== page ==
Science and Research at Land Trust Preserves

Sep 20, 2019
Have you ever wondered how the Land Trust decides the best way to manage our lands? Science and research have a starring role in these decisions.

by Brad Chalfant

Have you ever wondered how the Land Trust decides the best way to manage our lands? Science-based conservation is key, both in selecting projects and in our land stewardship efforts. Staff regularly attend conferences and stay abreast of the latest research, and we also regularly partner with other organizations, agencies, and universities to monitor, assess, and conduct research at our protected lands.

Matt Orr (on right) conducts research at Camp Polk Meadow Preserve. Photo: Land Trust.
Matt Orr (on right) conducts research at Camp Polk Meadow Preserve. Photo: Land Trust.
Recently, one of our long-term partners, Matt Orr, an Assistant Professor of Biology at OSU-Cascades, published the results of his research at Camp Polk Meadow Preserve on the management and eradication of cheatgrass. Matt’s work has helped guide and inform our efforts to restore native plant communities at our Preserves. Over the years, Matt and his students have also helped Land Trust staff monitor and evaluate various methods of snag creation and determine the methods that produce the best wildlife trees, including nesting habitat for the white-headed woodpecker. It’s also worth noting that our partnership with Matt began many years ago when he was an instructor at the University of Oregon and received a generous grant to initiate his research and a field school program from long-time Land Trust donors Tom and Janet Montag.

Colin Thorne and a student take temperature measurements of Whychus Creek. Photo: Jay Mather.
Colin Thorne and a student take temperature measurements of Whychus Creek. Photo: Jay Mather.
Other research partnerships have included working with Dr. Colin Thorne of the University of Nottingham in England. Colin is leading the research efforts on what is called Stage Zero restoration. Along with Janine Castro, students from the University of Nottingham, and colleagues from Portland State University, he is helping the Land Trust and Upper Deschutes Watershed Council assess the various techniques used in restoring floodplain and stream function along Whychus Creek. An internationally renowned river scientist, Colin’s research will not only inform our future restoration work, but will be used in future creek restoration projects around the world.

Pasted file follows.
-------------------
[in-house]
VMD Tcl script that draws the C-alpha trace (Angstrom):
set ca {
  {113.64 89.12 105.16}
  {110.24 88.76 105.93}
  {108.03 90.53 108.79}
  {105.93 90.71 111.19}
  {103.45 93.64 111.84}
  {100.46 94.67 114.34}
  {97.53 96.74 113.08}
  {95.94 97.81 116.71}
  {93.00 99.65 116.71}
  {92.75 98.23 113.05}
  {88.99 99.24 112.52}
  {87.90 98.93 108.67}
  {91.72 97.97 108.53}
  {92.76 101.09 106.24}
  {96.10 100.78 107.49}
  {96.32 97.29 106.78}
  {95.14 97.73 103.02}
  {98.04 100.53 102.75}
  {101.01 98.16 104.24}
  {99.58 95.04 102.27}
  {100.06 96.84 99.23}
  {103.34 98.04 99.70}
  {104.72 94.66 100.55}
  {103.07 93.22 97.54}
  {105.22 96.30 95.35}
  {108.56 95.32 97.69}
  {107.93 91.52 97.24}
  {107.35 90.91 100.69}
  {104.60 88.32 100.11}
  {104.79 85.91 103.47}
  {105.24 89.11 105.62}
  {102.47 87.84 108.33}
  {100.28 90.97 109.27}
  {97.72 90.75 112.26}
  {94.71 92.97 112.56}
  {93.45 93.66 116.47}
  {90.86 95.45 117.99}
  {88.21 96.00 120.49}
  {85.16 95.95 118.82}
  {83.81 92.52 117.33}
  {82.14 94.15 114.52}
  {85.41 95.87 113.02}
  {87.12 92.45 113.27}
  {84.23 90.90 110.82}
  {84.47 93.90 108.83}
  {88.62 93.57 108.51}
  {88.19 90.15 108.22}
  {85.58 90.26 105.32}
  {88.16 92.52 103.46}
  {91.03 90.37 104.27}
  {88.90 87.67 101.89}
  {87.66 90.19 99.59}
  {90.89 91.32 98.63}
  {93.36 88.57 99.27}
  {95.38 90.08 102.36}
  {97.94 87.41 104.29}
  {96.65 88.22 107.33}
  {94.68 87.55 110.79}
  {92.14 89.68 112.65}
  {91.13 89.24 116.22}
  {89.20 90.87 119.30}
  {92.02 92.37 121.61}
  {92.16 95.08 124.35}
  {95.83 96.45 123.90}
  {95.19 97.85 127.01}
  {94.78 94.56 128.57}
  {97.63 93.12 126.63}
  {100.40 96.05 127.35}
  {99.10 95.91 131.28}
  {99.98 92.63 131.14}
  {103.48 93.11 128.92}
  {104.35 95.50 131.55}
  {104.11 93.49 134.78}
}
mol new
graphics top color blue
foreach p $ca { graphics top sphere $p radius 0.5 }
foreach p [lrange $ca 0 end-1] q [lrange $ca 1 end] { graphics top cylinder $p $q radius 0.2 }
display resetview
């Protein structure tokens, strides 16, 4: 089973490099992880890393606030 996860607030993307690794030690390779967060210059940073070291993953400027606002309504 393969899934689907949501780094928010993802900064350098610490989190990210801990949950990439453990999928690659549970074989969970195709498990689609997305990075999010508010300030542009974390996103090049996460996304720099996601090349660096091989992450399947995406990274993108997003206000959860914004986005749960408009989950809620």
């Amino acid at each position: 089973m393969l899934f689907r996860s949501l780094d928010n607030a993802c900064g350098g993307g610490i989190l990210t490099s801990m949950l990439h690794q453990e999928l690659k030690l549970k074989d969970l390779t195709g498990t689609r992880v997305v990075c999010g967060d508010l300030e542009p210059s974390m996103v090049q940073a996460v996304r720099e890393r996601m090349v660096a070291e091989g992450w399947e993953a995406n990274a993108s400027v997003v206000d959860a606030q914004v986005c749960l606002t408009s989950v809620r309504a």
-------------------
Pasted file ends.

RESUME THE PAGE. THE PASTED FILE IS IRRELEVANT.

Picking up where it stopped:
Tagging monarchs to help with research efforts. Photo: Jay Mather.
Tagging monarchs to help with research efforts. Photo: Jay Mather.
A more recent partnership involves our growing Monarch Conservation program. Our stewardship director Amanda Egertson has an extensive background with butterflies and has also partnered with other experts in the field. This includes Dr. David James of Washington State University, a noted monarch butterfly expert and researcher. The Land Trust has been helping Dr. James by collecting data and tagging the monarchs we have responsibly reared and released. This process allows us to better understand survival rates and the migration course of these iconic creatures.

These are just a few of the science partnerships that the Land Trust has fostered. We hope this offers a peek into the role that science plays in the protection and stewardship of our protected lands. Thanks for helping us make these partnerships possible through your generous support of the Land Trust!

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